Editor’s Note: William Geoffrey Deetz is an American chef who has been in the food industry for 35 years, 28 years of which have been spent on cooking Vietnamese dishes. Deetz has lived in Vietnam since 2000 and he owns two restaurants in Ho Chi Minh City. He wrote this article for Tuoitrenews while local people are still shocked at the discovery that a cancer-causing chemical was found in most Vietnamese rice noodle types.
I saw many things in Vietnam that would be considered illegal in developed countries. I has seen that the food industry in Vietnam is really self-regulated until there is a serious problem. What I could do to improve the hygiene and food handling here is I always cook as clean as possible in my restaurants and make everything myself or use trusted suppliers.
I have been in the food business for 35 years now and spent most of these years in California where I had to adhere to very strict but necessary laws in preparing and handling food. At times these laws can be far too unreasonable but the need for the inspectors and insurance companies to ensure safety is so important that we have the toughest food laws in the world. The reason behind is that if someone was to harm, poison, injure or kill someone else due to negligence or greed in the way they serve or process food in developed countries, the cost would be very high and the chance of being jailed or paying a multimillion dollar fine is always in your mind.
The biggest problem I saw in the restaurant business is food handling. Hygiene is not the biggest concern as Vietnamese people are very clean. The storage of food is the real issue since Vietnamese restaurants, as I have learned, operate by mostly freezing everything till the customer orders it. Though the quality is affected, the chance of someone getting sick is lowered.
Most Vietnamese are not taught about food temperatures and this is, in my opinion, the cause of most food poisoning cases. This is also why I find a busy street vendor far safer than a restaurant, due to the fact that it is much like when Vietnamese cook and eat at home, they shop only for the food they will eat during the day whereas the storage of cooked food in restaurants is a real concern.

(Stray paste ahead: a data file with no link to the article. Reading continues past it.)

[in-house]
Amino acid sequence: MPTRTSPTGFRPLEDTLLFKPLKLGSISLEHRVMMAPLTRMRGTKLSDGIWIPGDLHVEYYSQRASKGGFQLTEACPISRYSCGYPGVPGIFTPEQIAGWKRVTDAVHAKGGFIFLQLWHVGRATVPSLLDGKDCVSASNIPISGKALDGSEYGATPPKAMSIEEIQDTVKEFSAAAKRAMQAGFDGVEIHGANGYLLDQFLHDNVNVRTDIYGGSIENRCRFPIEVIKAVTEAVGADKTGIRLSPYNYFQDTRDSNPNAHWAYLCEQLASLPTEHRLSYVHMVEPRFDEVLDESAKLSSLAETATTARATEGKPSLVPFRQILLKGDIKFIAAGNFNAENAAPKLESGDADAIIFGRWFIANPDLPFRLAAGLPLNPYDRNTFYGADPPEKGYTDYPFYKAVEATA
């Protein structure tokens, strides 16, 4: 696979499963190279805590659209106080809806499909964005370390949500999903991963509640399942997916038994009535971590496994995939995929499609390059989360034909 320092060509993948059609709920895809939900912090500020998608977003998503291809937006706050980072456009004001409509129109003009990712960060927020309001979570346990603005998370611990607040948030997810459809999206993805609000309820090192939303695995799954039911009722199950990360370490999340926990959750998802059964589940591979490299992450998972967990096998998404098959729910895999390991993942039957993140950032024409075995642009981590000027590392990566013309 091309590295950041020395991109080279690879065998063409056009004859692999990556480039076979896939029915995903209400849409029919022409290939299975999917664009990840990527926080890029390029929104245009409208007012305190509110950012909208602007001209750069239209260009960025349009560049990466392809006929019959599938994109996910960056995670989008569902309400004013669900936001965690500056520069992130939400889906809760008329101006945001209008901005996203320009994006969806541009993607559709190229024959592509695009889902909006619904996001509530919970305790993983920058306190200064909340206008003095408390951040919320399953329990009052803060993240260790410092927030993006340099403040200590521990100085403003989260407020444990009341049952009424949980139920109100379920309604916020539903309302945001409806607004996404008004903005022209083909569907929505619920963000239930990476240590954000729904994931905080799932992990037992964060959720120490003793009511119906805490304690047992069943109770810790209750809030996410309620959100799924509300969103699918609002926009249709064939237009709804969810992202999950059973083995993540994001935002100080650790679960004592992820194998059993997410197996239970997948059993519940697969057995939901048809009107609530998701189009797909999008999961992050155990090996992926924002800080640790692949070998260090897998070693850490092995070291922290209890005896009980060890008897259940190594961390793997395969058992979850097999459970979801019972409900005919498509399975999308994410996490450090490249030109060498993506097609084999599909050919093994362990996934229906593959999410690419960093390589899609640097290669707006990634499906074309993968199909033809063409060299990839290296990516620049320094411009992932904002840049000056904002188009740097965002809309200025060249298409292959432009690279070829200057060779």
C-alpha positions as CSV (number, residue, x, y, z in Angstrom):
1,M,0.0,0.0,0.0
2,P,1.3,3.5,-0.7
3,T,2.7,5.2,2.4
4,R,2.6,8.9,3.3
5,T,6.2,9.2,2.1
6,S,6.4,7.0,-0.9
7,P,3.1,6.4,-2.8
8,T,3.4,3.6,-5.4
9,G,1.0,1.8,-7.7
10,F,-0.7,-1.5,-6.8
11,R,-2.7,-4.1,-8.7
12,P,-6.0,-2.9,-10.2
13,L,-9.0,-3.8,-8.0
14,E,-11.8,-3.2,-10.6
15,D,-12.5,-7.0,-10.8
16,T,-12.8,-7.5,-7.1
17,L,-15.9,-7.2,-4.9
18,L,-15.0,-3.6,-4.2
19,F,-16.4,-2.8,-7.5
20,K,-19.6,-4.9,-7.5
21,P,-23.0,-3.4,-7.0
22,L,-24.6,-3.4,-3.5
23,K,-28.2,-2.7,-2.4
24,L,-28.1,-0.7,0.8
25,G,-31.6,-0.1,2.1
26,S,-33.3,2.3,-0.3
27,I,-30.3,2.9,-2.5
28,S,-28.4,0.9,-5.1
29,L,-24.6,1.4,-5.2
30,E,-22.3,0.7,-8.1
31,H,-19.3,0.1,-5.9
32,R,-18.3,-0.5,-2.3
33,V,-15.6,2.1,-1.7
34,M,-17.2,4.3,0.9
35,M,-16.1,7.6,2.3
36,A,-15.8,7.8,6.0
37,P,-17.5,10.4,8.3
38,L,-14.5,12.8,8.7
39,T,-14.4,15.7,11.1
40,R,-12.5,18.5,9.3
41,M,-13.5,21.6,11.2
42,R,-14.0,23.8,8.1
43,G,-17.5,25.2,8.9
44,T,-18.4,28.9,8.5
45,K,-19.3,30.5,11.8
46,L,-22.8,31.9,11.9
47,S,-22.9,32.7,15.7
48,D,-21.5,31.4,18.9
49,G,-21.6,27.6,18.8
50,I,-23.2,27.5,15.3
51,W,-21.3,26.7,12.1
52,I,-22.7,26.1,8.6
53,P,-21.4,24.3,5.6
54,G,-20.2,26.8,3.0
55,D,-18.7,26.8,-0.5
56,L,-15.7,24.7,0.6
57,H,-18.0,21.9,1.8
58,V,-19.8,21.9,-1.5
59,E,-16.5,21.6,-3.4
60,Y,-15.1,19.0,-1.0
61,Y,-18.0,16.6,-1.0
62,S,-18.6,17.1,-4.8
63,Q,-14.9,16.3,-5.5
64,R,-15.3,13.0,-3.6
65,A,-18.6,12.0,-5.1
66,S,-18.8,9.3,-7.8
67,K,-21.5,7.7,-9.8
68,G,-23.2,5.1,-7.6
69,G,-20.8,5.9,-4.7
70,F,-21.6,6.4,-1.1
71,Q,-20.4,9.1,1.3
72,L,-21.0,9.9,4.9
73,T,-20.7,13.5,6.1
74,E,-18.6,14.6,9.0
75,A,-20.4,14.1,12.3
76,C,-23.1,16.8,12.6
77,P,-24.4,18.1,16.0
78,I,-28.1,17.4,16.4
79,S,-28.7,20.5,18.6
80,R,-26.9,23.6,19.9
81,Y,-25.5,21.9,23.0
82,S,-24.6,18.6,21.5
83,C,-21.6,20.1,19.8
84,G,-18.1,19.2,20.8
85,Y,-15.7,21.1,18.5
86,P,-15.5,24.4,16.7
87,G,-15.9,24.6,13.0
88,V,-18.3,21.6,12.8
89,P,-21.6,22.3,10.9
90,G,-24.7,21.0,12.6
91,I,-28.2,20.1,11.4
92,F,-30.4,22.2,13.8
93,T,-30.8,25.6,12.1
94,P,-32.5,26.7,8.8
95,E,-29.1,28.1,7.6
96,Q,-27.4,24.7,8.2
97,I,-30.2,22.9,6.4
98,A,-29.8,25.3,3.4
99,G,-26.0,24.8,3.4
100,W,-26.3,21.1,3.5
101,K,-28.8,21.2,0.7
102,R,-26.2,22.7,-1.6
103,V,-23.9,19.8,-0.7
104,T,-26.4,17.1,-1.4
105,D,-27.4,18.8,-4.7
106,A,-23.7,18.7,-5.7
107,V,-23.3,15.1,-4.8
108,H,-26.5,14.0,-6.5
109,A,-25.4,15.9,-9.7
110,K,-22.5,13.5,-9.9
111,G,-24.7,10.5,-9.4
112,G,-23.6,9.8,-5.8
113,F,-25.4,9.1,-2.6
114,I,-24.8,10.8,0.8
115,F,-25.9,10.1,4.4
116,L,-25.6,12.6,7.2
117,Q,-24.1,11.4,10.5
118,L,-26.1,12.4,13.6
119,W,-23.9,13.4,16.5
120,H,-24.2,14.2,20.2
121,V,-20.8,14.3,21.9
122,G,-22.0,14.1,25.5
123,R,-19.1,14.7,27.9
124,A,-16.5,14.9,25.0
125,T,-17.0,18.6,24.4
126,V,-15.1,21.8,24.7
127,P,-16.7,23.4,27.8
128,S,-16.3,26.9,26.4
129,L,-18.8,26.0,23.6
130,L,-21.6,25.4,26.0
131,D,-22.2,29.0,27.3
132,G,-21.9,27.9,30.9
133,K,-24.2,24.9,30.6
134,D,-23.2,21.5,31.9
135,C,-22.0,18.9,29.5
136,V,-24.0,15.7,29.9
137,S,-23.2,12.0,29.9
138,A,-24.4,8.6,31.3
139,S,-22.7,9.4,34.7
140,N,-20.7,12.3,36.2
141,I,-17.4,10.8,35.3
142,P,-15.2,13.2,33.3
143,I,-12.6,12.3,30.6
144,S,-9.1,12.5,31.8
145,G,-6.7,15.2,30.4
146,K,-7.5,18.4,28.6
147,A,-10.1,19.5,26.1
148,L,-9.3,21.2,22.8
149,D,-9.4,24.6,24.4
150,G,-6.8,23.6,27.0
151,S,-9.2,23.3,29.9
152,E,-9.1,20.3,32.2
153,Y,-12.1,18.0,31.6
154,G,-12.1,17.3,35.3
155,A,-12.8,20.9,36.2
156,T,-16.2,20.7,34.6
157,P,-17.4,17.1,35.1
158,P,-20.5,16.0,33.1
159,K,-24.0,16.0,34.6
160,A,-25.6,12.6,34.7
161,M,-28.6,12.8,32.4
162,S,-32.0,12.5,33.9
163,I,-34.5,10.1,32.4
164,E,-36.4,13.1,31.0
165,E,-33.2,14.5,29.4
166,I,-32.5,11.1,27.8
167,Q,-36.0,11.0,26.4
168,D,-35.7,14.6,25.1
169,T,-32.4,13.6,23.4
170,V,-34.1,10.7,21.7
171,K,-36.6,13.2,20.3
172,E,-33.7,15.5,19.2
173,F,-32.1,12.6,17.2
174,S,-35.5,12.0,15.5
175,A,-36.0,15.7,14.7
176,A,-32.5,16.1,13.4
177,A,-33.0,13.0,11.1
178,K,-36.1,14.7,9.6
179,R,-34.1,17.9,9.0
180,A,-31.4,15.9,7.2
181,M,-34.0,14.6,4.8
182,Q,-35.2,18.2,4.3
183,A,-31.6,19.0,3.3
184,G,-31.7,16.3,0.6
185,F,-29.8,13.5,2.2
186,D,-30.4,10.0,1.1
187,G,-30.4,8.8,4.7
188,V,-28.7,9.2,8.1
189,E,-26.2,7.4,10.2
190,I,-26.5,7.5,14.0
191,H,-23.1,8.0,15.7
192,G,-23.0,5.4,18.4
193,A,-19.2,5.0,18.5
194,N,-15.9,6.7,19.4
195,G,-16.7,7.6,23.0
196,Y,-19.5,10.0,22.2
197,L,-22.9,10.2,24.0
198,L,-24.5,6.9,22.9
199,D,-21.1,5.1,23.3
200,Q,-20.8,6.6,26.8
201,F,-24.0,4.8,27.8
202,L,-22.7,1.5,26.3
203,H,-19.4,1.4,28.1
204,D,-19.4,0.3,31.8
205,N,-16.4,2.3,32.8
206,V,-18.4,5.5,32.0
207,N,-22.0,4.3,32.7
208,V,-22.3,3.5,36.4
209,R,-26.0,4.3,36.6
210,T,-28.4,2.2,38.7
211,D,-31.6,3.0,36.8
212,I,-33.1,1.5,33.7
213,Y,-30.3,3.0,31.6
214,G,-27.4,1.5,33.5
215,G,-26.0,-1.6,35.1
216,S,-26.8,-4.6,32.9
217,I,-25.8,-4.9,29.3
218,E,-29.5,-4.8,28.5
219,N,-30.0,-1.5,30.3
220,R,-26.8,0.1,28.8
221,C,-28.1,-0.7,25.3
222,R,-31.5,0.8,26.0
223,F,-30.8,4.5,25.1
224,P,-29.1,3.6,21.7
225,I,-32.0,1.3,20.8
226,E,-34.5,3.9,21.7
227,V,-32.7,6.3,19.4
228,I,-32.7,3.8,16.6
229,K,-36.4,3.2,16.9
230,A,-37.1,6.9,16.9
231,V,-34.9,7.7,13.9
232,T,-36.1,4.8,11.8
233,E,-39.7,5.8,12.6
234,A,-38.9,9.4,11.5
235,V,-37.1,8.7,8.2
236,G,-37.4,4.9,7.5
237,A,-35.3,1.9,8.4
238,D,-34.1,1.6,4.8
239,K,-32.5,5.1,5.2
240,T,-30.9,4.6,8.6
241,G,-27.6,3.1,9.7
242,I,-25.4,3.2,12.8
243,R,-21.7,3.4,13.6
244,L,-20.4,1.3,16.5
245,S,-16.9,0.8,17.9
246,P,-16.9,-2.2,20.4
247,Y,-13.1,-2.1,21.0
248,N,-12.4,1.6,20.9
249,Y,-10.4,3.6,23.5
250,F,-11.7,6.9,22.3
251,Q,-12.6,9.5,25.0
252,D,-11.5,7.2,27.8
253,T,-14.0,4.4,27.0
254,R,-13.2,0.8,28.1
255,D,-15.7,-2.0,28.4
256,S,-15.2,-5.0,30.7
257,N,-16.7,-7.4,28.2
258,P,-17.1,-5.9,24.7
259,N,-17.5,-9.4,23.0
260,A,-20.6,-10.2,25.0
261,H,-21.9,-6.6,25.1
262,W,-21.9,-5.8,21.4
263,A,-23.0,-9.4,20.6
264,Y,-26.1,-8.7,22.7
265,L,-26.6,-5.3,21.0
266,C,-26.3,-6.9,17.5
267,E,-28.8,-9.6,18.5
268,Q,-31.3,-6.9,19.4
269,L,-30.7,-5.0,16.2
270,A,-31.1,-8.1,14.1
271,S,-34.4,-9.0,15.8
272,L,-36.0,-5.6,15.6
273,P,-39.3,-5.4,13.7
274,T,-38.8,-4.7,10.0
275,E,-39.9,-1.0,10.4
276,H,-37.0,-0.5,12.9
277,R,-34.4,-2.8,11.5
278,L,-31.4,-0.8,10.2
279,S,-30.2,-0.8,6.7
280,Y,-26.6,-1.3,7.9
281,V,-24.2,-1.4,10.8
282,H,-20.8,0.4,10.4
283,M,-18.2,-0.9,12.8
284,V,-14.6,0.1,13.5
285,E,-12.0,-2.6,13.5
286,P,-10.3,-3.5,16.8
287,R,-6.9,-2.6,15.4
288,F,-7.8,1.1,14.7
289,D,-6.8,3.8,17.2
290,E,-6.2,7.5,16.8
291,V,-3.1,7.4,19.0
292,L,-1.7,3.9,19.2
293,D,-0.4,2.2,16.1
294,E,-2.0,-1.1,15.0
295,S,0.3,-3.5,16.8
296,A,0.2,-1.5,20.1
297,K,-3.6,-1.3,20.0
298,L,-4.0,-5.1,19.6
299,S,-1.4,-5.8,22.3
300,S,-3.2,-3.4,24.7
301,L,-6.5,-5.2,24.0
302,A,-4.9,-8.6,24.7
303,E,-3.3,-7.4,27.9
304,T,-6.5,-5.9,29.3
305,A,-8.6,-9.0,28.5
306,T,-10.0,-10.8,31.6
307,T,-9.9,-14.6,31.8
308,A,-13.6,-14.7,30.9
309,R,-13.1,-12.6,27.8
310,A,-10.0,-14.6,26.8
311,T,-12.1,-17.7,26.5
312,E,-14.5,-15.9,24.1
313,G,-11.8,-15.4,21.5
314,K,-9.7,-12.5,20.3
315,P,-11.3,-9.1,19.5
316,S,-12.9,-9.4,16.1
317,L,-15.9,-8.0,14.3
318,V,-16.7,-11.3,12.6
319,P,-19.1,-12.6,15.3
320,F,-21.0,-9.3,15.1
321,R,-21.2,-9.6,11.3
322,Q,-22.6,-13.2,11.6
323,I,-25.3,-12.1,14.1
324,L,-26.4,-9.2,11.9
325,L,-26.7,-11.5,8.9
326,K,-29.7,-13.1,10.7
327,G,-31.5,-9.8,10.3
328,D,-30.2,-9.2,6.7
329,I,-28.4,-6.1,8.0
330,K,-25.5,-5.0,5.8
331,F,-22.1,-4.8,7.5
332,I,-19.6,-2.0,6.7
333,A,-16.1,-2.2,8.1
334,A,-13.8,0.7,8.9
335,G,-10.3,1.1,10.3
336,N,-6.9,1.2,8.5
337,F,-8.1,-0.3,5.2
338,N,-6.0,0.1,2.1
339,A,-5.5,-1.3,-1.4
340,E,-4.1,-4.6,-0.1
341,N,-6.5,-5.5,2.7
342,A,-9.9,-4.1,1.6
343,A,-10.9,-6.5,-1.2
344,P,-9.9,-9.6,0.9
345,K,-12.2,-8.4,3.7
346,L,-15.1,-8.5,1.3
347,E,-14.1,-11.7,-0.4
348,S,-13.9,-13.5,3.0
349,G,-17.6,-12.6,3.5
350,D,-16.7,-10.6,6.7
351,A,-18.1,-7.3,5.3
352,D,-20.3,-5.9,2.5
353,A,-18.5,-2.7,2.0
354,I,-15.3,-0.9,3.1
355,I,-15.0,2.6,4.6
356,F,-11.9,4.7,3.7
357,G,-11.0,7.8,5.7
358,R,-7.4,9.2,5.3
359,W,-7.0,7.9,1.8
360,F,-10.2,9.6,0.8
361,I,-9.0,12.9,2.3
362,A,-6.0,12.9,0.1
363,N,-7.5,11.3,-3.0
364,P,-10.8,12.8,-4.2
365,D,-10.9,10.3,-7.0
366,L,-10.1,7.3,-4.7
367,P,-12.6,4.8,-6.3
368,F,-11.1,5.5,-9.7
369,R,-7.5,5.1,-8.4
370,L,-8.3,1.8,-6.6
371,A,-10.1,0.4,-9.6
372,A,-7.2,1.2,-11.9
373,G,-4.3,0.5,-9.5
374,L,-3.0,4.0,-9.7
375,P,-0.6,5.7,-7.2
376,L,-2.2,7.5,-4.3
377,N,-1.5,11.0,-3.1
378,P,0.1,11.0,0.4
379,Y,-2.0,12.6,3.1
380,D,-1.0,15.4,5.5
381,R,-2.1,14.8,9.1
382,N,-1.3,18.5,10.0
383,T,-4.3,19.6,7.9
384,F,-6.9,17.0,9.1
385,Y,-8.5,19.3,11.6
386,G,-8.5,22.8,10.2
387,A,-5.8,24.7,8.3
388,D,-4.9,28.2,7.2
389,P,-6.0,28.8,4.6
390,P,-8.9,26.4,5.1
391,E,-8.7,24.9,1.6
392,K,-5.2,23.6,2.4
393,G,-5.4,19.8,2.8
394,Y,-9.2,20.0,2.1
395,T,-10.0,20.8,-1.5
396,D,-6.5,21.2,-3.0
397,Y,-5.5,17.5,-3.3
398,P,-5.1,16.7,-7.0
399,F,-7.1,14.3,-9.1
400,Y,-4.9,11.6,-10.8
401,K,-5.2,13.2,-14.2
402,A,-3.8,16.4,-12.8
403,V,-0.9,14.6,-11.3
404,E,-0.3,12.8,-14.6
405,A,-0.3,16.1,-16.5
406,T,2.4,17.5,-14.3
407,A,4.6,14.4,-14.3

When first coming to Vietnam in 1999, I was aware of the use of toxic fillers and preservatives that were being used in China such as using toxic liquids to dissolve cardboard for making steamed pork buns. As an American, I found this shocking and could not understand the lack of care for the consumer and the blind greed that led people to do such a life-threatening thing.
Then in mid-2000, I saw the use of Melamine, a chemical additive that is used in paints, in baby powders. What motivated the producers to value money more than people’s safety and ultimately their life? Is a life in the western world valued far higher than in developing countries? This is at the base of the problem. This cannot be solved by food inspectors here in this developing part of the world, as they often have relationships with guideline violators so the latter will not be given any severe punishment.
We have seen the horrible results of someone in India trying to make a little extra money on cooking oil and thus killing large groups of small children. Though the head of the school will be prosecuted, it would not have even come close to this if the law had been stricter. Those violating the law should face real punishment so that others will be detered from seeking small increases in profit at the expense of people’s lives.